Maria Cantacuzino-Enescu: Light And Shade. The Memoirs Of A Moldavian Princess

After a half-century's wait, in 2000 Aristarc Publishers from Oneşti released a bilingual (French-Romanian) volume by Maria Cantacuzino-Enescu: Ombres et lumières / Umbre şi lumini. Souvenirs d'une Princesse Moldave / Amintirile unei Prinţese Moldave, 926 pages, edited by C. Th. Ciobanu, translation by Elena Bulai. It is a singular memoir, between a diary and an autobiography, between essays and a collection of sentimental portraits, written over a period of more than three decades, with long breaks and interruptions, repetitions and rewritings, perhaps rather a family chronicle with spicy intimate accents, evincing the verve and talent of a sharp, intelligent, cultivated and refined mind. The offspring of an ancient aristocrat family from Moldavia (Rosetti Tescanu) turned "princess" through the unhappy marriage to Mihai Cantacuzino, son of the famous landowner nicknamed "the Nabob", Maria (Maruca to the intimate friends) became, at almost forty, after the death of her husband in a car accident, the wife of composer George Enescu, with whom she "signed" one of the most passionate love stories in Romanian literature. A temperamental woman (like Cosima Wagner), with unstable moods (like George Sand), Maruca Enescu (the immortal La princesse aimée to the author of the masterpiece Oedipe) built to herself a Baroque aristocratic biography, maybe unique in Romanian memoir literature, in which the 19th-century Moldavian world of the boyars acquires Western dimensions in its social and cultural life, but also strong Byzantine-oriental roots in the religious conception and folk myths, completing the picturesque image of a fabulous Romanian world, almost extinct in the 20th century. Political accents are present too, openly pro-Western and fiercely anti-Soviet, in view of the totalitarian communist regime that rose to power in Romania after 23 August 1944.The five chapters of the book (Preludes, My Family, The War, Legend, Broken Words), preceded by a Preface and the Editor's Note, progress cinematographically, sometimes surprisingly, with uneven, heterogeneous, yet lively articles written in a subtle, elevated style, perhaps with too many romantic accents (to rhyme with the sentimental effusions); sincerity is, however, overpowering and fascinating. The fact that Maruca Cantacuzino's book deals very little with George Enescu, the man who adored her and introduced her to the miraculous world of the art of sounds and legendary virtuosos of music, may come as a surprise to the uninformed reader. Nevertheless, the journal compensates through its substance, each page dedicated to the genius, beginning with the recollection of their first meeting in the gardens of Peleş Castle in Sinaia (Thunderstruck) and ending with the evocation of the Archangel, the River, the lyrical tragedy Oedipe or the unforgettable moments they spent at Chatelet, being brilliant, and occasionally staggering.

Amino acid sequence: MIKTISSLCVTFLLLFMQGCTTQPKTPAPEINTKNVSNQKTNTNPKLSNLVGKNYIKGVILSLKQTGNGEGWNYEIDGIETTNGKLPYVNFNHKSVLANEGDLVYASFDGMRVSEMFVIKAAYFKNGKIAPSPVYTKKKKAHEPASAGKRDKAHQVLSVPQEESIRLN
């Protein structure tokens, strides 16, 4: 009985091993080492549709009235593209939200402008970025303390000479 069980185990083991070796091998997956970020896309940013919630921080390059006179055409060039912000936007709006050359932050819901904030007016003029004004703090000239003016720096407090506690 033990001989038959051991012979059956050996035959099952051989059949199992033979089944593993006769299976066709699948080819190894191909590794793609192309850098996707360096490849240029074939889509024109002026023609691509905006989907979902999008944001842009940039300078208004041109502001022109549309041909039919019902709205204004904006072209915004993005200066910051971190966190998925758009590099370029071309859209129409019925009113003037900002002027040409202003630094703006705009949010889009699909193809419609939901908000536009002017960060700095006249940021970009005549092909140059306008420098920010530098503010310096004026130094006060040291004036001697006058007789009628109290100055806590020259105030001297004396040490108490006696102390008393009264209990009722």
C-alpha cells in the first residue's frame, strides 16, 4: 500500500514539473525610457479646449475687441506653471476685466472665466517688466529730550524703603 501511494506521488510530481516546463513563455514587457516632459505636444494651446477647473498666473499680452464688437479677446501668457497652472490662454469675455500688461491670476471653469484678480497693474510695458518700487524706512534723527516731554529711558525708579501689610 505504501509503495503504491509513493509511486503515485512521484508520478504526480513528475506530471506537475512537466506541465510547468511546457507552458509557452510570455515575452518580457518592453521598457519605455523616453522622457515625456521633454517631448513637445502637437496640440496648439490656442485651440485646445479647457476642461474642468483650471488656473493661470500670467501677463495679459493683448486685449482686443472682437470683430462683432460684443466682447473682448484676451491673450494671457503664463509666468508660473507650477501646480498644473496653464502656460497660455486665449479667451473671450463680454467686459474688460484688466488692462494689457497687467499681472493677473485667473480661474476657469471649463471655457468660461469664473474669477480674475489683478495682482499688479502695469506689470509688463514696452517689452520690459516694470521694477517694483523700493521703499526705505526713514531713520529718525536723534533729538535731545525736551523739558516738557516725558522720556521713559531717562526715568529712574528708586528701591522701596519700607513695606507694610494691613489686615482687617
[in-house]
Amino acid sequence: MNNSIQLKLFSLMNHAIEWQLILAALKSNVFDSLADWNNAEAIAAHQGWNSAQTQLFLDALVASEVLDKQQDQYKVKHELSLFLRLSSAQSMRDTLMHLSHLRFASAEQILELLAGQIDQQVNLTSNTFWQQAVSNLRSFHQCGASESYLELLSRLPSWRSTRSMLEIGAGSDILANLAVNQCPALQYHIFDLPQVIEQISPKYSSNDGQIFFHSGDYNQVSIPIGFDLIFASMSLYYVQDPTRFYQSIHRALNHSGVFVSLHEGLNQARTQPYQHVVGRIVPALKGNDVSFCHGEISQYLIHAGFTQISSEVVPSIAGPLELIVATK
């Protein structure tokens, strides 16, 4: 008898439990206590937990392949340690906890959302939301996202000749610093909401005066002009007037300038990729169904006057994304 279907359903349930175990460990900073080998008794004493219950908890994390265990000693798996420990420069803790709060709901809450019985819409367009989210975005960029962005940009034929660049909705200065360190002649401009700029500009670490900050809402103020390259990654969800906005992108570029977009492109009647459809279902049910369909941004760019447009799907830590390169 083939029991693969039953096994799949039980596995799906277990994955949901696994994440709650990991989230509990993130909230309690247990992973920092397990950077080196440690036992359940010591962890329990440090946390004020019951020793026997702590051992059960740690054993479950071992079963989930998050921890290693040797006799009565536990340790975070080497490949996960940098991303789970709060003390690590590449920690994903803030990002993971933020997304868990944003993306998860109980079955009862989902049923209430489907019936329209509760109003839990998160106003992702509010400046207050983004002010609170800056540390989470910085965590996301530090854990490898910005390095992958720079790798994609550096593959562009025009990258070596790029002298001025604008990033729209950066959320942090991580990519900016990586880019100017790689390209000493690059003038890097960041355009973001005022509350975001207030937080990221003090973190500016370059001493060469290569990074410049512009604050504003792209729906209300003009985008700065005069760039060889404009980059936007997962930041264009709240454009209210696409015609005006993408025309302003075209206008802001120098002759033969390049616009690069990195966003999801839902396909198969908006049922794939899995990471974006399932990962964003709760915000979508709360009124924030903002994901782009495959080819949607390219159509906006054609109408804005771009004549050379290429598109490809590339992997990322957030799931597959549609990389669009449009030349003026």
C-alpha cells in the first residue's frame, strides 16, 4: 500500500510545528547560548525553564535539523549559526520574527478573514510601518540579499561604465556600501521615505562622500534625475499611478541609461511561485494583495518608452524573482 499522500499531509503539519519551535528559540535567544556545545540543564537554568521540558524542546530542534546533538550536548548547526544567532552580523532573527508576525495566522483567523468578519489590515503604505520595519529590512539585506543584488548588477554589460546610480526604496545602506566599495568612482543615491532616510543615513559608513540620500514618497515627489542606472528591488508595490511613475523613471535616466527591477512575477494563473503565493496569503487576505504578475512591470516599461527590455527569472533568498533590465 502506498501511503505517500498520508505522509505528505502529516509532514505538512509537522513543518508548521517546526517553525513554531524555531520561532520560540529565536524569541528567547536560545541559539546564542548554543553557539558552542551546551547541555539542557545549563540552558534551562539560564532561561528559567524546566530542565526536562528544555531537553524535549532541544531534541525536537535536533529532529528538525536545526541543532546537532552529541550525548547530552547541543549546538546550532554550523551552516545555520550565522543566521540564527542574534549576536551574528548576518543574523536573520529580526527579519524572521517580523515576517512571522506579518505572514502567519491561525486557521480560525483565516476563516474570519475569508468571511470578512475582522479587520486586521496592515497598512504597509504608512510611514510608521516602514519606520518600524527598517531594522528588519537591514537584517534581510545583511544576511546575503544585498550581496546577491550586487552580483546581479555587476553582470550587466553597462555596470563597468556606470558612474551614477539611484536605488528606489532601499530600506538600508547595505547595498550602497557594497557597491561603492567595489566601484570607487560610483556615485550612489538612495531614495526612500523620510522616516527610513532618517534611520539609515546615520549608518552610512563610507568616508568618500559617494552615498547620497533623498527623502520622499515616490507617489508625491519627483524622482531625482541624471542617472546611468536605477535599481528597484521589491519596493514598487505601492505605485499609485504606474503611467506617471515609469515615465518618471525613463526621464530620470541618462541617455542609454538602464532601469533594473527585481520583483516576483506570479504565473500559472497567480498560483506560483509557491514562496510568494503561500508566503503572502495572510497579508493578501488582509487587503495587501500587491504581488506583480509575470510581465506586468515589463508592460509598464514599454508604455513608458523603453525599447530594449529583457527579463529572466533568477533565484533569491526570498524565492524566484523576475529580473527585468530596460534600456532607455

by Viorel Cosma (b. 1927)